Car Insurance and the Texas Legislature

There are three bills that have been filed in the current Texas Legislative session; two are directly related to car insurance, while the third is not. Two of the bills aim to tackle the problem of named driver policies and exclusions, while the third bill focuses on the issue of texting and driving.

Texting and driving: In the 2011 Legislative session, a bill banning texting while driving was submitted to then Governor, Rick Perry to sign into law. He decided to veto it instead, viewing it as a government intrusion on Texans’ lives. In 2013, the bill ended up stalling in the Senate after the House approved it.

Backers of this bill, including Representative Byron Cook of Corsicana, pin their hopes of it passing on Governor Abbott. Abbott has stated he’s for safer Texas roads, but is against too much government intrusion. If this bill has a hope of becoming law, supporters will need to make their voices known, including car insurance companies.

Named Driver Policies: As I wrote about in the post, The Worst Car Insurance Policy in Texas (see, named driver policies are car insurance policies that only cover the person(s) listed on the policy. Anyone else in the policy holder’s home, that’s not listed on the policy, isn’t covered. This means anyone not covered is excluded from the policy, and if you’re hit by one of the excluded drivers, then damage to your car will not covered, even if they are at fault! Your claim will be denied if you’re unlucky enough to be hit by one these excluded drivers.

People buy these policies because they’re cheap. I also happen to think they may not understand what they are buying, because damage to their car isn’t covered either if an unnamed driver is driving their vehicle. The good news is there are two bills that have been filed in the current legislative session to clamp down on this practice.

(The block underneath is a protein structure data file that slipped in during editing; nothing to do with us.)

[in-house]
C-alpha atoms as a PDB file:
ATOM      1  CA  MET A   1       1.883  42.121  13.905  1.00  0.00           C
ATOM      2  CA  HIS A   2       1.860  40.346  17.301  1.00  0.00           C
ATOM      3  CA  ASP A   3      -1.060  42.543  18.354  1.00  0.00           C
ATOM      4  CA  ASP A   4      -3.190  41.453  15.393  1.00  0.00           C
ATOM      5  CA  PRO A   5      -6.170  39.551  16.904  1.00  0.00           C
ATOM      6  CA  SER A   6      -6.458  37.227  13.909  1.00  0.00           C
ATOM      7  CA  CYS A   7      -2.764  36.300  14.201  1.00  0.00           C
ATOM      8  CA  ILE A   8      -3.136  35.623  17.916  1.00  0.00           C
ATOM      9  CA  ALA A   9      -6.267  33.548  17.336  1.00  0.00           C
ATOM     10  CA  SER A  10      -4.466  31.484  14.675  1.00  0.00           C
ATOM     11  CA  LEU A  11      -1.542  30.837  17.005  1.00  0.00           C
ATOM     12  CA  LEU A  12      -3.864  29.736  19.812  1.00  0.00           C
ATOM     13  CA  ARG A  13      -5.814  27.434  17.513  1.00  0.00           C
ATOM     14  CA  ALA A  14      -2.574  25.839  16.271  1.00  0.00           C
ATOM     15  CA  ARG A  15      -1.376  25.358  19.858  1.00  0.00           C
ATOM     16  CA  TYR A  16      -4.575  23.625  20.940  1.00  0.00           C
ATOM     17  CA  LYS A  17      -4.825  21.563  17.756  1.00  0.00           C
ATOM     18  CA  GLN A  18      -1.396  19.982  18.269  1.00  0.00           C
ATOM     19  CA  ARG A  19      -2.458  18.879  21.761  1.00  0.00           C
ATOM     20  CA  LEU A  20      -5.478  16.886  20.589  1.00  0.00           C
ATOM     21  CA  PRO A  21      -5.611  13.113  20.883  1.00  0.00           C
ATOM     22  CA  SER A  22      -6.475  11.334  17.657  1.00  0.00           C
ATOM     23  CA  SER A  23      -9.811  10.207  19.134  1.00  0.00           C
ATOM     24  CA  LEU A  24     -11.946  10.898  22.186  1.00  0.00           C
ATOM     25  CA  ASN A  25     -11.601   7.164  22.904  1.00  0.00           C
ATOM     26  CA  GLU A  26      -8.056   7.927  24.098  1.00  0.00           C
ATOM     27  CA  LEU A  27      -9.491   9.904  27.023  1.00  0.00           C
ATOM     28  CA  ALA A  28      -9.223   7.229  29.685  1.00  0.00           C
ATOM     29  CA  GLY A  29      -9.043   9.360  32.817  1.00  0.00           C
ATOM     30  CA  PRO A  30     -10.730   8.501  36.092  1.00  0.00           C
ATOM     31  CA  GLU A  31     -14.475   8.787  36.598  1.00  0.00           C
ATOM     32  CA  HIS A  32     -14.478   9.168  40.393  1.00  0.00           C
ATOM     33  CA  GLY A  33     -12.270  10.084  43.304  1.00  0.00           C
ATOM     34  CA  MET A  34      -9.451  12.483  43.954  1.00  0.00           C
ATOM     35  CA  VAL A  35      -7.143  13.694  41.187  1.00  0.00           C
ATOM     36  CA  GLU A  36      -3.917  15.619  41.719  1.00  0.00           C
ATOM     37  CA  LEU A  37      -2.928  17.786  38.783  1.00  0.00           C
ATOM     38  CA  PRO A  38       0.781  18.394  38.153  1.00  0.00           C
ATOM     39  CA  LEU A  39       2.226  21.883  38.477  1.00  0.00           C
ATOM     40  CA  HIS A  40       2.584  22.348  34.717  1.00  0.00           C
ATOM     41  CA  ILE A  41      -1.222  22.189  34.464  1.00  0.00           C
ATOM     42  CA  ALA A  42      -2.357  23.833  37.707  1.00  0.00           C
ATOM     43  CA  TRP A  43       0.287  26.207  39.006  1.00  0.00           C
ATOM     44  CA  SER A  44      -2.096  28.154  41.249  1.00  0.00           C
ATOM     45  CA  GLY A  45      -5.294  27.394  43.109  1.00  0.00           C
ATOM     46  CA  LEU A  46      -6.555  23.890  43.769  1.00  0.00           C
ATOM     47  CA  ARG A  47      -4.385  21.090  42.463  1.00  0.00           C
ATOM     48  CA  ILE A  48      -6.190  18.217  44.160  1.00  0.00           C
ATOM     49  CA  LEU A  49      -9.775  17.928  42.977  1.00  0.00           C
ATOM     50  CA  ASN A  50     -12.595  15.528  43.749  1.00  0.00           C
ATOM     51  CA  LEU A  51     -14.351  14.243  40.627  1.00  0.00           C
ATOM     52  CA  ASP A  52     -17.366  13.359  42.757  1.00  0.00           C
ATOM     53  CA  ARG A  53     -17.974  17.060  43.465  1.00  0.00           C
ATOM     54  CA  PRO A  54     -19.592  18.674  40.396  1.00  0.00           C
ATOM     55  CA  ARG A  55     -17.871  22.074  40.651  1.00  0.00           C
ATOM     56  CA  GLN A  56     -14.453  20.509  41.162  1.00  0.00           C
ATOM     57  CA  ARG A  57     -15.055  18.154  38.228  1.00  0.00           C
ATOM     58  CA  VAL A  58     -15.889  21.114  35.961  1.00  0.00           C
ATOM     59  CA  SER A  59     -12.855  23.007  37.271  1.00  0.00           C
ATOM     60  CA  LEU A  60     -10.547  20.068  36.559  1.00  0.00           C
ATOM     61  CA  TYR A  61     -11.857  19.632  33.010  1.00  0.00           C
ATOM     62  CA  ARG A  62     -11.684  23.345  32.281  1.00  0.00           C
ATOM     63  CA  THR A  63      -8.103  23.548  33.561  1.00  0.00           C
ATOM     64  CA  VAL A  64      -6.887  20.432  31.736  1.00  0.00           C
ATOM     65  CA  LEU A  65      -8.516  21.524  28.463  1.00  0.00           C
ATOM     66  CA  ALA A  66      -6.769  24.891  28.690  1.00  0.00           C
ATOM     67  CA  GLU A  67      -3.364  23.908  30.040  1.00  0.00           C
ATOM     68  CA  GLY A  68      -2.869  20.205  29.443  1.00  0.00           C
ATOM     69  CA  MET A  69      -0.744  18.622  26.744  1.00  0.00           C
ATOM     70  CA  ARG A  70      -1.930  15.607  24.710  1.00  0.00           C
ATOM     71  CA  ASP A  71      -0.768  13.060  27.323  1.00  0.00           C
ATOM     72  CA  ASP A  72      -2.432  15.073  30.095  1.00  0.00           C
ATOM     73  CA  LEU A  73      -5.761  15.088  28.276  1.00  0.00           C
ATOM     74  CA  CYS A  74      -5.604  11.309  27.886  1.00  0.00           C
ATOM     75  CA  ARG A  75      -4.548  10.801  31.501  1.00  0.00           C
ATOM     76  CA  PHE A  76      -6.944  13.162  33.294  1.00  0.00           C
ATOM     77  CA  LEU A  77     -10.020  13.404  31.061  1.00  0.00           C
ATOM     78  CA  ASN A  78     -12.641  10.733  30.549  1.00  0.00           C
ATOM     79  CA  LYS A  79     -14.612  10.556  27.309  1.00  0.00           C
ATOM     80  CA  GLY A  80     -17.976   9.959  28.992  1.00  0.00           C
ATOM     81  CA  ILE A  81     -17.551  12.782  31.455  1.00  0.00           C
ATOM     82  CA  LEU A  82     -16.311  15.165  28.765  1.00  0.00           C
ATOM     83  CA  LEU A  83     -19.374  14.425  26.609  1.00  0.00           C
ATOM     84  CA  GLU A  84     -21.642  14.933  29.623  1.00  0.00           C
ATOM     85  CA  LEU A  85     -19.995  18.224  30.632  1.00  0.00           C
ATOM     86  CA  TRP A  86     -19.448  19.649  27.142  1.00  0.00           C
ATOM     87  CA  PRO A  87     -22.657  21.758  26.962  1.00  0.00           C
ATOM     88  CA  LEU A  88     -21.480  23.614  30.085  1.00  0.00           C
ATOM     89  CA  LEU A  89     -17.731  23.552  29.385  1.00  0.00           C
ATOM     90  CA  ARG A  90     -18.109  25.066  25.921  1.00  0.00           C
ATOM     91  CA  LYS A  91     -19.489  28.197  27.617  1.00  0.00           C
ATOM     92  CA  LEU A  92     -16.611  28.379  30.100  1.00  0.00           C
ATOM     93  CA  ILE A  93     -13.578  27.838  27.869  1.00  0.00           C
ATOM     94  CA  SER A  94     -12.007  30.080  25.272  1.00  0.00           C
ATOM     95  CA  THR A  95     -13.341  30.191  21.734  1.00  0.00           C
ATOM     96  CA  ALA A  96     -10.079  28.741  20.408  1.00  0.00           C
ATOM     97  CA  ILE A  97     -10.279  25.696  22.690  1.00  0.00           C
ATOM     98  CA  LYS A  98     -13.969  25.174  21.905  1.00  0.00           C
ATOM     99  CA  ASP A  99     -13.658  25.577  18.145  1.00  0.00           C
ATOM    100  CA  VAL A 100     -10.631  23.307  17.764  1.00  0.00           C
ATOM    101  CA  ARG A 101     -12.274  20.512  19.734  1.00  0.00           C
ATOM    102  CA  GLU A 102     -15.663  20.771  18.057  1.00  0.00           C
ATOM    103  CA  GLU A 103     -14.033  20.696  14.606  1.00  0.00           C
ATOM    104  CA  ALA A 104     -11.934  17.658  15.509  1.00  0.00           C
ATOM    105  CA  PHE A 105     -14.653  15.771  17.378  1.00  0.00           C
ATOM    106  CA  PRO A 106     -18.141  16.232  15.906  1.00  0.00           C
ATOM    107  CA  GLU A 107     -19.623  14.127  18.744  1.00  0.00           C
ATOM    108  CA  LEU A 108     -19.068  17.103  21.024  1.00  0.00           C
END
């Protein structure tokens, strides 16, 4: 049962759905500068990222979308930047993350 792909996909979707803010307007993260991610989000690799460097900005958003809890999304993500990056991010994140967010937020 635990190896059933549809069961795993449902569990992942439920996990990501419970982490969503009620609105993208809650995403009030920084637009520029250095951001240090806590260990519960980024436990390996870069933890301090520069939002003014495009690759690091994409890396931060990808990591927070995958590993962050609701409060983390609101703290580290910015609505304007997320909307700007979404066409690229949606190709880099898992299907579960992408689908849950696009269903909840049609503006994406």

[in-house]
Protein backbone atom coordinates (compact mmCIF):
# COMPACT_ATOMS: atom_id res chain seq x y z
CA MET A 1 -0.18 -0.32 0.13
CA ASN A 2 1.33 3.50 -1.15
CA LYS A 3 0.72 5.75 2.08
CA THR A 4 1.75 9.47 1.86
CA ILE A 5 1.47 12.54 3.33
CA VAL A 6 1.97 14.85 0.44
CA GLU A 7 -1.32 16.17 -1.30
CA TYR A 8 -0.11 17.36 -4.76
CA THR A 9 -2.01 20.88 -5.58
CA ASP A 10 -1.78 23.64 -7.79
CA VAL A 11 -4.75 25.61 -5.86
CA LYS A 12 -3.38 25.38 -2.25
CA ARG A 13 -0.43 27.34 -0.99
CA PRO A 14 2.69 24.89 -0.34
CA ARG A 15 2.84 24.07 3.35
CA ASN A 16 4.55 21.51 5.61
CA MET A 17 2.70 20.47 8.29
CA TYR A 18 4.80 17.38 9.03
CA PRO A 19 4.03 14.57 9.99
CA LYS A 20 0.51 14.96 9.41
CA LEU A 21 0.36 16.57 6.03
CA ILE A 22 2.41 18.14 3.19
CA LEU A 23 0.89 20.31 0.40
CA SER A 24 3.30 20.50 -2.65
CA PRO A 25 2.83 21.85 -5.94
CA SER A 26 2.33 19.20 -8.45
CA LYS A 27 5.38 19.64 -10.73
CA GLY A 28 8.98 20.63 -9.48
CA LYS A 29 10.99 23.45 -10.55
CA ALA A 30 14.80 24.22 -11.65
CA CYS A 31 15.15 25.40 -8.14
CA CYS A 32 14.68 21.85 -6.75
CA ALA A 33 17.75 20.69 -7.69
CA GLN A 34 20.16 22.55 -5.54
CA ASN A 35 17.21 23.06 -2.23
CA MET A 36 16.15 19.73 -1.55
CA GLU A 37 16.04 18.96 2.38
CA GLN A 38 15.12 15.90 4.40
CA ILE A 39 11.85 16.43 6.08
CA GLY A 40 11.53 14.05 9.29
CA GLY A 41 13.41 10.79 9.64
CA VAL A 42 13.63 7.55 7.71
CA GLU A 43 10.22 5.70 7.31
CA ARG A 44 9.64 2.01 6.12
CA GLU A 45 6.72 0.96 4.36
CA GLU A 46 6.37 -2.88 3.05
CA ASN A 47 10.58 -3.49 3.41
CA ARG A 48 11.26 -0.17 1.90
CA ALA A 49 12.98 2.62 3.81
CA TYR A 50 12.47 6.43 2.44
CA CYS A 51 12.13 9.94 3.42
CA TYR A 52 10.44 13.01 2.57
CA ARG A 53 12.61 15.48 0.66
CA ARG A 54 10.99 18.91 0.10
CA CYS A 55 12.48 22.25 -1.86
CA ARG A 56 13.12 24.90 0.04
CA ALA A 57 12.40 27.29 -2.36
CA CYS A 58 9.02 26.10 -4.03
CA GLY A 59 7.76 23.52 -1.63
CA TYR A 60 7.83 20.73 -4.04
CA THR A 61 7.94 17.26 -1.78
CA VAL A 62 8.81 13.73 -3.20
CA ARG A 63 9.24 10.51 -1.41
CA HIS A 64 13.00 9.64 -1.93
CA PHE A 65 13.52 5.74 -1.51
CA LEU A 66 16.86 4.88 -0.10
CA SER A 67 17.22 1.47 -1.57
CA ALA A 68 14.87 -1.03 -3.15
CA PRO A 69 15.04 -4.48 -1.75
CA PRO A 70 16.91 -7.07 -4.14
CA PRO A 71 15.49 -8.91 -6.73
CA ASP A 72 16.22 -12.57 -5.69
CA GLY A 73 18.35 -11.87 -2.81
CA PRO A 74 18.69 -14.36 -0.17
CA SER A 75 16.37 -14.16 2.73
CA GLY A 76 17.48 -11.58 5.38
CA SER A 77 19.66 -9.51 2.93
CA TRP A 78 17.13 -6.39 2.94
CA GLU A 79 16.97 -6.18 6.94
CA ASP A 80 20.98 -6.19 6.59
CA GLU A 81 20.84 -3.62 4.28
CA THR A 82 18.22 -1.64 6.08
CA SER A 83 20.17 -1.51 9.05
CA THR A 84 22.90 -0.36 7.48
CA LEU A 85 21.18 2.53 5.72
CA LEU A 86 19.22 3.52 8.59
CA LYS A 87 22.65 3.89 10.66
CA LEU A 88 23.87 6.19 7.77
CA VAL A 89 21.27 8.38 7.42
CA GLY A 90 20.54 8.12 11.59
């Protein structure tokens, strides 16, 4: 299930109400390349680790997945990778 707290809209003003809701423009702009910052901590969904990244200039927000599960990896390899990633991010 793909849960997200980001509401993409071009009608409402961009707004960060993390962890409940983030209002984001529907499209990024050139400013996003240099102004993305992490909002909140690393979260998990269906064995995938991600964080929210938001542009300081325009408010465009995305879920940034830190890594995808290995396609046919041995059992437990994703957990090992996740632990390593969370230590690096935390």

Representative Mark Keogh, of Montgomery County, and Representative Ed Thompson of Brazoria County have filed house bills, HB 318 and HB 335 respectively. They propose to amend Texas Insurance Code and prohibit named driver policies from being issued. The only difference is Thompson’s bill, HB 335, would allow policies to have a named driver exclusion, where each specific driver that’s excluded from the policy is listed. It would do away with an excluded class of drivers, for example, a policy where only the parents are covered, but all the kids or extended family is excluded.

I believe doing away with named driver policies, will help reduce the number of people being victimized by rejected claims when a non-listed driver happens to be driving the car. Most car insurance companies extend coverage to permissive drivers, people we give permission to drive our vehicle. They cost a little more but they cover so much more!

What car insurance related legislation would you like to see passed in the 2015 Texas Legislative session? Share your thoughts, suggestion, and questions with me on our Google +, Facebook, and LinkedIn pages! I’d love to hear from you!

Evie Wise
Evie Wise


Evie Wise
Evie Wise

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